A website about orphanages in Denmark appeared at the end of 2002. And I looked around a bit for orphanages in North Zealand in the early 60s, and for large white houses, but they were all large and white. I turned to Maria Rytter, who is the museum inspector and head of the site. She was sweet and helpful and thought she could narrow down my orphanage to two possible! She also put me in touch with another user of the site, who as a child had been in the same place as I might have been.

This user explained to me how she – via the rules of the Archives Act – had gained access to her own adoption case, and how much help she had received from a named employee at the archive. For me, it was a completely new approach to the case – I had not thought about the fact that my own adoption case could be together with attachment protocols and probates from the 18th century; after all, I’m from 1963.

I contacted the archive. It took a maximum of two hours before an incredibly helpful and warm-hearted archivist had found the case and told me how I could also find the associated paternity case that was on Funen. I asked to have it all copied and sent; and was willing to pay regardless of the number of hours spent for the archive staff.

Retarded or a member of “Mensa Denmark”?

On December 17, 2002, I received the story of the first 2½ years of my life in the mail in a very thick envelope. I will never forget that date. It may sound strange, but it was amazing. Here were finally the documents I had been looking for for years. Here was the description of my adoptive parents, of the orphanage and of the biological parents.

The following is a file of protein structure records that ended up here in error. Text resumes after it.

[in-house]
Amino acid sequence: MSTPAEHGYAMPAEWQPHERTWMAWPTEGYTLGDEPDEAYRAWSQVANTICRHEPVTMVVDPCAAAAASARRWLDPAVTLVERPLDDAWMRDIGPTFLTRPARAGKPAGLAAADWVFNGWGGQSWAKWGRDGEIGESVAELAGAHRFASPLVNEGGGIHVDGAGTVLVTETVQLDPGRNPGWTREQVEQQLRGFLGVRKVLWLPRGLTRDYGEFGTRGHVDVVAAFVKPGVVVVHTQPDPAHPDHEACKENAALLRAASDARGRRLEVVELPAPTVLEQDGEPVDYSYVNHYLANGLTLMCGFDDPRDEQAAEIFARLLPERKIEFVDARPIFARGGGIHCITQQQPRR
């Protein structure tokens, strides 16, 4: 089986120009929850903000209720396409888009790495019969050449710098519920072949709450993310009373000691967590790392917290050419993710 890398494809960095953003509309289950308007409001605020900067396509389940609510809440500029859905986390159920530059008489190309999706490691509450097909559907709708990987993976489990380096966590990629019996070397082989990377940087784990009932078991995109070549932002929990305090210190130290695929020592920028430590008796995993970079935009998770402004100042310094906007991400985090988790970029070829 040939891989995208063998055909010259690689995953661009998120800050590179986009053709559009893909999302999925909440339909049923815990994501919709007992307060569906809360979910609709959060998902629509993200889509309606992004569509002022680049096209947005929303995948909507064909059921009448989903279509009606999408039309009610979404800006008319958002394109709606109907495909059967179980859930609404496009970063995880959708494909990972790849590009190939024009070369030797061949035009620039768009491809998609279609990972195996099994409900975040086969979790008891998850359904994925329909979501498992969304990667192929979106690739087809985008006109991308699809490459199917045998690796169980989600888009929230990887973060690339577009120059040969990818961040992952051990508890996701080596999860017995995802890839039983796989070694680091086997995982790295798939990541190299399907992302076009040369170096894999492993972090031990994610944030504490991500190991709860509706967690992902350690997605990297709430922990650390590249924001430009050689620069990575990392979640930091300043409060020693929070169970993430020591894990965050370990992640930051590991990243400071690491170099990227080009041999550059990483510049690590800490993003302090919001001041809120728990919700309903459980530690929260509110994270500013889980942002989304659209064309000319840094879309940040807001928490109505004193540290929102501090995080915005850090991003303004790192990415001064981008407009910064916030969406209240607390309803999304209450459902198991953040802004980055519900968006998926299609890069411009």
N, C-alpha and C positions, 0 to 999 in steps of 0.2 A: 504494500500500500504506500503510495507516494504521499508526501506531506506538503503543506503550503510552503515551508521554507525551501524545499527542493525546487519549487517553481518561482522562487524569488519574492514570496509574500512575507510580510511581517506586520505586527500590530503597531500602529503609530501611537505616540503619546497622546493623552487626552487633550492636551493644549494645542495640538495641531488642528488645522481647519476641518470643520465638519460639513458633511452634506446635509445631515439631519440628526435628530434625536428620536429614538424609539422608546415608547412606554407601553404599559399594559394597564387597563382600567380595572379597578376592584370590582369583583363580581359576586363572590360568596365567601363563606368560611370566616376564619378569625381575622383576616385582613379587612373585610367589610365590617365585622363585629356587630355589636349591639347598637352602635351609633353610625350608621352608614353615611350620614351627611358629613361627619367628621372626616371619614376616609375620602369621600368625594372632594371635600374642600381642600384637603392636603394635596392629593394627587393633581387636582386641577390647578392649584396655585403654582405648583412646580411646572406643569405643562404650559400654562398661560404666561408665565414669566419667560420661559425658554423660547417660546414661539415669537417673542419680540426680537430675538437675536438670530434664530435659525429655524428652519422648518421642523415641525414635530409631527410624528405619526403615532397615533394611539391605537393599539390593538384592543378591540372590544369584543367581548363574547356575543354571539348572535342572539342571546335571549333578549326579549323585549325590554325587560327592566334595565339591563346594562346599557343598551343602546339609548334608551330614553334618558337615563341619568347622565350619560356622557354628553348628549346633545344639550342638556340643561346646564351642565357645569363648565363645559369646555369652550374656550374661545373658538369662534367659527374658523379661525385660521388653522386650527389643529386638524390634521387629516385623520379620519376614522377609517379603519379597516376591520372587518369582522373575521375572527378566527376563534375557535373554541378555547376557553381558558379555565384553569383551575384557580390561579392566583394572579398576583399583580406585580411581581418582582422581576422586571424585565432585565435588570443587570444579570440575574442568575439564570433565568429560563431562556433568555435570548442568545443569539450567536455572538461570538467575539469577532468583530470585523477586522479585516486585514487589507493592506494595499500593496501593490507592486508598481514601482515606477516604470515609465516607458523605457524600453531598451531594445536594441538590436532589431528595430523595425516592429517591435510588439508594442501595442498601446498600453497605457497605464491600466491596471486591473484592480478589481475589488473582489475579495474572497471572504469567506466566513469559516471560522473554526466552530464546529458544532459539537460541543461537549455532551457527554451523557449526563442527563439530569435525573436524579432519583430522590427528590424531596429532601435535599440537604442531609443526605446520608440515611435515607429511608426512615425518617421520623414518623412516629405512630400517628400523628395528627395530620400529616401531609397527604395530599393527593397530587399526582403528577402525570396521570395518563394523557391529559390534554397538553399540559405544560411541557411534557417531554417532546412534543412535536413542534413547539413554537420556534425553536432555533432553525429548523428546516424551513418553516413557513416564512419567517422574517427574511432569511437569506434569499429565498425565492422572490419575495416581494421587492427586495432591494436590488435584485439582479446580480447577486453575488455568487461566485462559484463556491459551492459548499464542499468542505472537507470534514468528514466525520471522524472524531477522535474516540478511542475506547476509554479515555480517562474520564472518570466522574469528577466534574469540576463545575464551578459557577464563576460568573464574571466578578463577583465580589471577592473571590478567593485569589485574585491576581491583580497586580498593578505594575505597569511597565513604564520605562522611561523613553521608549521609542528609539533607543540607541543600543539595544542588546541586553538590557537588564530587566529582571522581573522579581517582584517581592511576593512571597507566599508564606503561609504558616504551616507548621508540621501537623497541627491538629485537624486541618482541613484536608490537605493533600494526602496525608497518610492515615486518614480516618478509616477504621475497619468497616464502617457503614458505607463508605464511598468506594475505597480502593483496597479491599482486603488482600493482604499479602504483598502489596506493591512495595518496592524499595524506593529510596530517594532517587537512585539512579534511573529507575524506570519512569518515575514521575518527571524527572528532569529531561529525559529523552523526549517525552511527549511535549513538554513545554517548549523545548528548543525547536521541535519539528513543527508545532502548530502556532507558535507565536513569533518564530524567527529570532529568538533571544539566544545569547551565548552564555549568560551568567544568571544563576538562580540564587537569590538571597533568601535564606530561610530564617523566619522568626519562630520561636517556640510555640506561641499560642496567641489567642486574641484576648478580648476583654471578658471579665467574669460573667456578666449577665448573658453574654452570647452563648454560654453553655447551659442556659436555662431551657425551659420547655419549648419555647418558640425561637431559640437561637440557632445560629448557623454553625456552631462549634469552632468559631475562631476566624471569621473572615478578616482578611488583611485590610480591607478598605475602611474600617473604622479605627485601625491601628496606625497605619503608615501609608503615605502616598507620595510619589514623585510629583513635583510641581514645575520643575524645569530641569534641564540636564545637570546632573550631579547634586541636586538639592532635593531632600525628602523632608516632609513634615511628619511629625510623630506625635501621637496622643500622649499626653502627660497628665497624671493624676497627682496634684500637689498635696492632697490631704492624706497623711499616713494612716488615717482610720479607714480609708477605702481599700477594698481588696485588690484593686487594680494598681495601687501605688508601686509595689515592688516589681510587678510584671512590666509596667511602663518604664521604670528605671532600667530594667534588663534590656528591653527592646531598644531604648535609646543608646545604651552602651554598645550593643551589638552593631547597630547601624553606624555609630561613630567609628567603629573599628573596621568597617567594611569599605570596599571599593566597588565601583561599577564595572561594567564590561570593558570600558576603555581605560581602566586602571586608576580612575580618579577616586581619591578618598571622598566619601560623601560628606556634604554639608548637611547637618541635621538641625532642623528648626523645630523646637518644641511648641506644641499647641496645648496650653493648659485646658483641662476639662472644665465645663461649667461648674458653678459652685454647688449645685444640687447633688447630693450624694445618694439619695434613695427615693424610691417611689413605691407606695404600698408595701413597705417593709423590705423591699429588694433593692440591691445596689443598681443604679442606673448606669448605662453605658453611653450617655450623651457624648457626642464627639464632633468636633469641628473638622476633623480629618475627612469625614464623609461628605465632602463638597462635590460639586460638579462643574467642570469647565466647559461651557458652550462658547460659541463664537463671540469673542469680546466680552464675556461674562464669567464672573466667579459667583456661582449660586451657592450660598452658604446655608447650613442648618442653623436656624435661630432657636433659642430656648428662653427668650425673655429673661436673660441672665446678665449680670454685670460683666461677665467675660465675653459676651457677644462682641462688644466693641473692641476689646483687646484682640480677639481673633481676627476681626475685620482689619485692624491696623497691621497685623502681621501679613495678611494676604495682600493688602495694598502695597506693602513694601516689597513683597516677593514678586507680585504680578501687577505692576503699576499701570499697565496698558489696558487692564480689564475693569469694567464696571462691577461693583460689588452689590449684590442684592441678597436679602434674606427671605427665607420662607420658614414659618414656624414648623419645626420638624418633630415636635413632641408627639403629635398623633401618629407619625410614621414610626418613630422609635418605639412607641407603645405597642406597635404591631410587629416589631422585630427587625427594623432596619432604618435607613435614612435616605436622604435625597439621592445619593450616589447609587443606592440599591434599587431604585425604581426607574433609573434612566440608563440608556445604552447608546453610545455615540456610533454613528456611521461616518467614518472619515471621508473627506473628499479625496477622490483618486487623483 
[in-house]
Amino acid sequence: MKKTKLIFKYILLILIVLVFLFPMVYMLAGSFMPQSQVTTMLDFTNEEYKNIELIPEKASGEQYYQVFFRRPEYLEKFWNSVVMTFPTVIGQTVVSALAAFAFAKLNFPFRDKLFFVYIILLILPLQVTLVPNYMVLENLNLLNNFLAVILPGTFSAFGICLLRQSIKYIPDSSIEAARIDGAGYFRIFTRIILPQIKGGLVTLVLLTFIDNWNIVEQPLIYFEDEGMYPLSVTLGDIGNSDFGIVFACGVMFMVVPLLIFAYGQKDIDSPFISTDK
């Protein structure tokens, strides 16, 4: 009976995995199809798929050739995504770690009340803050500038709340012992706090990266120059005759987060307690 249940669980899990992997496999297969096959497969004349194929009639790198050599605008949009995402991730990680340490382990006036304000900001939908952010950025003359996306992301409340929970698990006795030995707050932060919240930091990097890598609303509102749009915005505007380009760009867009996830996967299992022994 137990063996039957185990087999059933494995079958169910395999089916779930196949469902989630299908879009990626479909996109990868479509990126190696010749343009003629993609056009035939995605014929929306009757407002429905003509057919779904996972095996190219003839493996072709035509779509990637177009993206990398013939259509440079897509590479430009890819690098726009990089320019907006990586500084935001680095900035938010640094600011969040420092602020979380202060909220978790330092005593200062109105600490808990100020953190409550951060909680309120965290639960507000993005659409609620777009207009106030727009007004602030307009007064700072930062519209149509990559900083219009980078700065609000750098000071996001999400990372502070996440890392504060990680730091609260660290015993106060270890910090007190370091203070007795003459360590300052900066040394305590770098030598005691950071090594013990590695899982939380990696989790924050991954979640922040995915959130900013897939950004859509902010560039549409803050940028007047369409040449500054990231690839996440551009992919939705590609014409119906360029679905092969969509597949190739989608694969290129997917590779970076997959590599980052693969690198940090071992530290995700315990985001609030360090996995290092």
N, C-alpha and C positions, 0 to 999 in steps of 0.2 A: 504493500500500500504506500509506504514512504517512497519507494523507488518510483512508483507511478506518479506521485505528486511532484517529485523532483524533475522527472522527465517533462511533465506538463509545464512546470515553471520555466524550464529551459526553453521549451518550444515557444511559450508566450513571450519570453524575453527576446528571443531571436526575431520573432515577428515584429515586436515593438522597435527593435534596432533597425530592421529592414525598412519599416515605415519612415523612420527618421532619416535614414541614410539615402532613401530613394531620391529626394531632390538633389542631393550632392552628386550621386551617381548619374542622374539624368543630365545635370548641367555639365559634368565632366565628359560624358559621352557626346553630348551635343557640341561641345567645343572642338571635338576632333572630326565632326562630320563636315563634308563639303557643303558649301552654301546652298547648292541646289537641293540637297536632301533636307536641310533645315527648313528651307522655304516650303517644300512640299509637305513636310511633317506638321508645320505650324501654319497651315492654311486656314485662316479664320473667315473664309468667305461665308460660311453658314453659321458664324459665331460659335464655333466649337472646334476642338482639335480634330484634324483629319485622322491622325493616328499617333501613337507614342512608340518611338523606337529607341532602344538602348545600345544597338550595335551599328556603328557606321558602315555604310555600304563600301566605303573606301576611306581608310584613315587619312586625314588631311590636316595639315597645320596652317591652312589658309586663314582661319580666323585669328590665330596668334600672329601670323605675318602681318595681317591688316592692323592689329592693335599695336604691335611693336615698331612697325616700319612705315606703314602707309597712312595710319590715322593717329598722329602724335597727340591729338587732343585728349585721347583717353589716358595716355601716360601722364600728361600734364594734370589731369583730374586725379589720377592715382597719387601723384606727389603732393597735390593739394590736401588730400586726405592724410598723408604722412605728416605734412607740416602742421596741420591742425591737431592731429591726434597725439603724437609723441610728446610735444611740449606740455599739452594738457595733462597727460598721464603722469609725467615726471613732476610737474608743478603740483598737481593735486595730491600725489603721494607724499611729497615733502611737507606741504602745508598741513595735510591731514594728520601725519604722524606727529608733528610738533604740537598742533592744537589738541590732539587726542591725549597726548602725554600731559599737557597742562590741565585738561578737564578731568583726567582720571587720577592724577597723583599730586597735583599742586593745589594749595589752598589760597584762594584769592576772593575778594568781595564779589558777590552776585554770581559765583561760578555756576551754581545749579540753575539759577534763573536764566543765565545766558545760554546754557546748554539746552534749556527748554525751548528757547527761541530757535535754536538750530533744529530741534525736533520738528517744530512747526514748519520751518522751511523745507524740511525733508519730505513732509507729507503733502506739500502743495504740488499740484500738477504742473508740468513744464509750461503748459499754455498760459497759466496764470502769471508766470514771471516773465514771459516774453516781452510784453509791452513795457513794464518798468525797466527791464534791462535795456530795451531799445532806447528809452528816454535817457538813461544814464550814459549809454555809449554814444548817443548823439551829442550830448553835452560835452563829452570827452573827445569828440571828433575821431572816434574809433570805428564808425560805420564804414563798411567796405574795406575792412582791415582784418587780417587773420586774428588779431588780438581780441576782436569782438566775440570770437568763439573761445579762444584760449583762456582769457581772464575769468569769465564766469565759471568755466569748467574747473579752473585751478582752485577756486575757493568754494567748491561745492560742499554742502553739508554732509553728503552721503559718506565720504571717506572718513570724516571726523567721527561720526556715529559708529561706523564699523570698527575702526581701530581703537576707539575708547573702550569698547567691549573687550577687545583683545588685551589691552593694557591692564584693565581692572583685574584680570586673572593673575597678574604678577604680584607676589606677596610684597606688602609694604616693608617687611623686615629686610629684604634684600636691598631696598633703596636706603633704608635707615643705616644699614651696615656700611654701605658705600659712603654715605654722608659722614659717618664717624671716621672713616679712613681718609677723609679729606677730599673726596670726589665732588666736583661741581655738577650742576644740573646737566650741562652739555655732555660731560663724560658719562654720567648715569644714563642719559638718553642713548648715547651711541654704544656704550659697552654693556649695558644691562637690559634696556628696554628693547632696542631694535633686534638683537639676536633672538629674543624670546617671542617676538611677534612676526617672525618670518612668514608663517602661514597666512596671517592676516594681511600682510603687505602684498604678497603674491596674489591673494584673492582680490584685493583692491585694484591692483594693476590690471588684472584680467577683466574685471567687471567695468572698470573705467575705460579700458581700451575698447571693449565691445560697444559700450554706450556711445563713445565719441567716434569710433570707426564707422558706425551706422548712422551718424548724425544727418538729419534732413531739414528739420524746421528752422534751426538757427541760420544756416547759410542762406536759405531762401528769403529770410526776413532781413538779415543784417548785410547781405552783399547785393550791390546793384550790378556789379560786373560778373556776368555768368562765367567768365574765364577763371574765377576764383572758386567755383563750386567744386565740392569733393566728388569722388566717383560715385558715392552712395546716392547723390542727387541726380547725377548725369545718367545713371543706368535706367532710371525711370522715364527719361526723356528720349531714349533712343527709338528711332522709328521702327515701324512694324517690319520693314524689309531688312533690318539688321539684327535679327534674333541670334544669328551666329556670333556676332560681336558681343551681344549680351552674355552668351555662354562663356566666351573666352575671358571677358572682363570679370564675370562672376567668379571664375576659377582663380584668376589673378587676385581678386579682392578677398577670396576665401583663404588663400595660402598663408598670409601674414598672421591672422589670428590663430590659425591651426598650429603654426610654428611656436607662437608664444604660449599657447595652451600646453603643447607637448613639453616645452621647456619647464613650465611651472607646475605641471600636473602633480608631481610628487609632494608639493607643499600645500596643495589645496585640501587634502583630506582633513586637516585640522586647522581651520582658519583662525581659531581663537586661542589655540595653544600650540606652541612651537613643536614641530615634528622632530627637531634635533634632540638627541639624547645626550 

The time at the orphanage was particularly interesting, for no one had been able to tell about it. My adoptive mother did not remember anything, they had “just” picked me up and got to know me one week before the pick-up, my biological mother had “just” given birth, and knew nothing further. Suddenly I could see that for the first 2½ years I had been admitted to Rigshospitalet’s pediatric ward for six months because it was thought that I was “mentally and motor retarded”, because I was so strangely lethargic and limp. Initially, my adoptive parents only received a care permit, because it “will be a bloody pity for the adopters if it (ie me, ed.) is retarded”.

Fortunately, there was a social worker at “Mødrehjælpen” who thought that “that child just needed an ordinary home and some parents after so far a stay in an institution.”

That night I took a large glass of red wine (or two) of grandfather’s (or maybe great-grandfather’s?) Crystal glass and looked once more at my membership card for Mensa Denmark. It was now a little strange to suddenly have these two strong opposites in black and white. But retarded – I’m not.

Visiting the old “Dear Home”

My desire to go to the orphanage “Dear Home” in Hellerup was great, but I controlled myself and waited until my adoptive mother could come in the summer of 2004. Today there is a nursery, and we were allowed to come inside. The first thing my mother said when we stood in the stairwell looking at the ugly brown panels was, “These are the same panels,” and she could point out exactly where my dad had parked the car on the day they picked me up and where my bed had stood. Personally, I did not feel anything about the place as such – except that I am incredibly happy to know where in the world I came from. A hole was closed.

What made the impression, however, was that we went down to a very nice lady in the kitchen, who turned over all her cupboards and drawers for 20 minutes to find one of the old orphanage towels for me. And she found one that I was allowed to get. “Dear Home” is embroidered on it with red yarn. That way – and with a stack of records copied for DKK 2,000 – I can remember my own first 2½ years.

That was my story, and it was the one that opened my eyes to the bliss of archives, archives, and the Internet. We can not all come with the stork! So I came with the mail.


My adoption case – under 75 years
My adoptive mother
My biological mother